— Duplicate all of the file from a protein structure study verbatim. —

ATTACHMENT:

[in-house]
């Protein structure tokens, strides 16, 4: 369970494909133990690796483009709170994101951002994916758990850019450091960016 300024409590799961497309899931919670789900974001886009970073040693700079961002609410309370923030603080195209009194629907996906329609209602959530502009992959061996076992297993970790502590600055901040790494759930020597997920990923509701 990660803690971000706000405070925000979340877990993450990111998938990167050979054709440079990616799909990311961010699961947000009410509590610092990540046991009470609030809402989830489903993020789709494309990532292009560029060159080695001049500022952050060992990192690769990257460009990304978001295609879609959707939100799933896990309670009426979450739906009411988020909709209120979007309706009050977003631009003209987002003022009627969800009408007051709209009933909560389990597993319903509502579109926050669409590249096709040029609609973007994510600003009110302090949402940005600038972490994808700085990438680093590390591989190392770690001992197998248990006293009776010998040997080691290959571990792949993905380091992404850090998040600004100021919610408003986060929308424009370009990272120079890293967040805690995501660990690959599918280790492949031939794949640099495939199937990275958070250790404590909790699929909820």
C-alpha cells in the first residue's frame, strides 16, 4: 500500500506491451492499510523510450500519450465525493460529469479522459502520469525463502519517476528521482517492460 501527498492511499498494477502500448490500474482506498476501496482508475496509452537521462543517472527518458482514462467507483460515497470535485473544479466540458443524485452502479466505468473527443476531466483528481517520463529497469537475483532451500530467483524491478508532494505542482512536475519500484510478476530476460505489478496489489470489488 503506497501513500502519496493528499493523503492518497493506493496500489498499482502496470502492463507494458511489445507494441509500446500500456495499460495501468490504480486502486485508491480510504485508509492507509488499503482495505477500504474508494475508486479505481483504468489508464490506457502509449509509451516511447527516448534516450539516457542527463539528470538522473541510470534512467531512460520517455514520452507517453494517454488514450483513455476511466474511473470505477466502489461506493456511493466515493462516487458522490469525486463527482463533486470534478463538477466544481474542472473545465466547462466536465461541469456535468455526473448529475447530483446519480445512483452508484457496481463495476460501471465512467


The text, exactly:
[in-house]
């Protein structure tokens, strides 16, 4: 369970494909133990690796483009709170994101951002994916758990850019450091960016 300024409590799961497309899931919670789900974001886009970073040693700079961002609410309370923030603080195209009194629907996906329609209602959530502009992959061996076992297993970790502590600055901040790494759930020597997920990923509701 990660803690971000706000405070925000979340877990993450990111998938990167050979054709440079990616799909990311961010699961947000009410509590610092990540046991009470609030809402989830489903993020789709494309990532292009560029060159080695001049500022952050060992990192690769990257460009990304978001295609879609959707939100799933896990309670009426979450739906009411988020909709209120979007309706009050977003631009003209987002003022009627969800009408007051709209009933909560389990597993319903509502579109926050669409590249096709040029609609973007994510600003009110302090949402940005600038972490994808700085990438680093590390591989190392770690001992197998248990006293009776010998040997080691290959571990792949993905380091992404850090998040600004100021919610408003986060929308424009370009990272120079890293967040805690995501660990690959599918280790492949031939794949640099495939199937990275958070250790404590909790699929909820």
C-alpha cells in the first residue's frame, strides 16, 4: 500500500506491451492499510523510450500519450465525493460529469479522459502520469525463502519517476528521482517492460 501527498492511499498494477502500448490500474482506498476501496482508475496509452537521462543517472527518458482514462467507483460515497470535485473544479466540458443524485452502479466505468473527443476531466483528481517520463529497469537475483532451500530467483524491478508532494505542482512536475519500484510478476530476460505489478496489489470489488 503506497501513500502519496493528499493523503492518497493506493496500489498499482502496470502492463507494458511489445507494441509500446500500456495499460495501468490504480486502486485508491480510504485508509492507509488499503482495505477500504474508494475508486479505481483504468489508464490506457502509449509509451516511447527516448534516450539516457542527463539528470538522473541510470534512467531512460520517455514520452507517453494517454488514450483513455476511466474511473470505477466502489461506493456511493466515493462516487458522490469525486463527482463533486470534478463538477466544481474542472473545465466547462466536465461541469456535468455526473448529475447530483446519480445512483452508484457496481463495476460501471465512467